Monday, May 02, 2005

Son cannot claim asylum based on parents' persecution

In Wang v. Attorney General, No. 04-2656 (3d Cir. Apr. 27, 2005), the Third Circuit ruled that a son could not claim asylum based on the extensive persecution his parents faced in China. It seems that the claim focused on China's one-child policy, so in essence the fact that the son was alive was the basis for the persecution that his parents suffered. The Third Circuit ruled that if the son faced no harms of his own, was able to attend school without any difficulties, was never arrested, and was never detained, then the persecution was directed against his parents, not him, and he could not claim asylum.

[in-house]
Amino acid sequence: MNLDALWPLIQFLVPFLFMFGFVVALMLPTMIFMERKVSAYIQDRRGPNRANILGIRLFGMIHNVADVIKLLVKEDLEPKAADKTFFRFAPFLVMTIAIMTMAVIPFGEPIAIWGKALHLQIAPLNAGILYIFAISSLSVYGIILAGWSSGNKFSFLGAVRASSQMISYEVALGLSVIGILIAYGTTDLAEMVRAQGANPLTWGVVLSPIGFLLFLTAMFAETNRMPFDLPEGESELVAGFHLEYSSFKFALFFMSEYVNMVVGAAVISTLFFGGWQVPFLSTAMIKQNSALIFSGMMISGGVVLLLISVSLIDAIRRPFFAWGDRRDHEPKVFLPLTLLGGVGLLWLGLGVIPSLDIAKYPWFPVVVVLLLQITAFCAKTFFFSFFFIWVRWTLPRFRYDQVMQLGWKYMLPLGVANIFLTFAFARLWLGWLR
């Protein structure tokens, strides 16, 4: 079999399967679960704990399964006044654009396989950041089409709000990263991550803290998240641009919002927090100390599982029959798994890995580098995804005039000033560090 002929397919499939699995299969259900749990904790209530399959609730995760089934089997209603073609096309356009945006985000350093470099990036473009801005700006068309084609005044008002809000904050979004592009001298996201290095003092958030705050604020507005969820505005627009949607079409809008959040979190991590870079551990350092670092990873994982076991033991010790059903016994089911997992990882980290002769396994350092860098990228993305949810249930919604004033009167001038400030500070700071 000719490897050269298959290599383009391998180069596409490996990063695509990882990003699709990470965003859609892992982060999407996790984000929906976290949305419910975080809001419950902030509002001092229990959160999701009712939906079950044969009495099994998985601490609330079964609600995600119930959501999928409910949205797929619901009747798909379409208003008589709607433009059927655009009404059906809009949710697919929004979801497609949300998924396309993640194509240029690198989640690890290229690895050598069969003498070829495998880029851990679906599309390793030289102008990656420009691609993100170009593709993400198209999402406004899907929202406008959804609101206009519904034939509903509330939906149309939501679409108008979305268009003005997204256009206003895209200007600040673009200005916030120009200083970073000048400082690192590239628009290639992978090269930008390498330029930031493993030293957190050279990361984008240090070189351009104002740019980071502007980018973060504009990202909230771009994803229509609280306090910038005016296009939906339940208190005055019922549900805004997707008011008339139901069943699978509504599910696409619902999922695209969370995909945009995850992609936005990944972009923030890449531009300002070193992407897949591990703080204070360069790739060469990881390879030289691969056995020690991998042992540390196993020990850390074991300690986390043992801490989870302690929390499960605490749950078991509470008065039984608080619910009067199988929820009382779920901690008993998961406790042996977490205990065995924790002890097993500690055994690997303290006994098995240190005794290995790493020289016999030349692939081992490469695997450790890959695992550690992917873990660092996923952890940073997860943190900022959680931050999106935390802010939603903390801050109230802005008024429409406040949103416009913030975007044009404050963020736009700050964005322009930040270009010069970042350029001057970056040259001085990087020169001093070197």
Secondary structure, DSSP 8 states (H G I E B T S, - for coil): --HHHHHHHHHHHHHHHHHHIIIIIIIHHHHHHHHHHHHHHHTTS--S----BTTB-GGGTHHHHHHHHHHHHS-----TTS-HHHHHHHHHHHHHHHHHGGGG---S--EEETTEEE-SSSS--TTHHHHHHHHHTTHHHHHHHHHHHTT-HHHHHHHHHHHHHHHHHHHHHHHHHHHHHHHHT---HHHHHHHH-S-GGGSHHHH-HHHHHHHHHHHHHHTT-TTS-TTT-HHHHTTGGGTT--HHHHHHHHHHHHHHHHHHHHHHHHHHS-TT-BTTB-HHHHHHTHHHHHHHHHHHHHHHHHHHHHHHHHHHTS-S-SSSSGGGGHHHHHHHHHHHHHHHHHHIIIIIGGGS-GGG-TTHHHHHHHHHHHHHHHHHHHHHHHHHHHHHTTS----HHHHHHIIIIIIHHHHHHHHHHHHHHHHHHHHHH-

Perhaps he can argue that a harm against one (in the family) is a harm against all (in the family) to explain why he suffered persecution?


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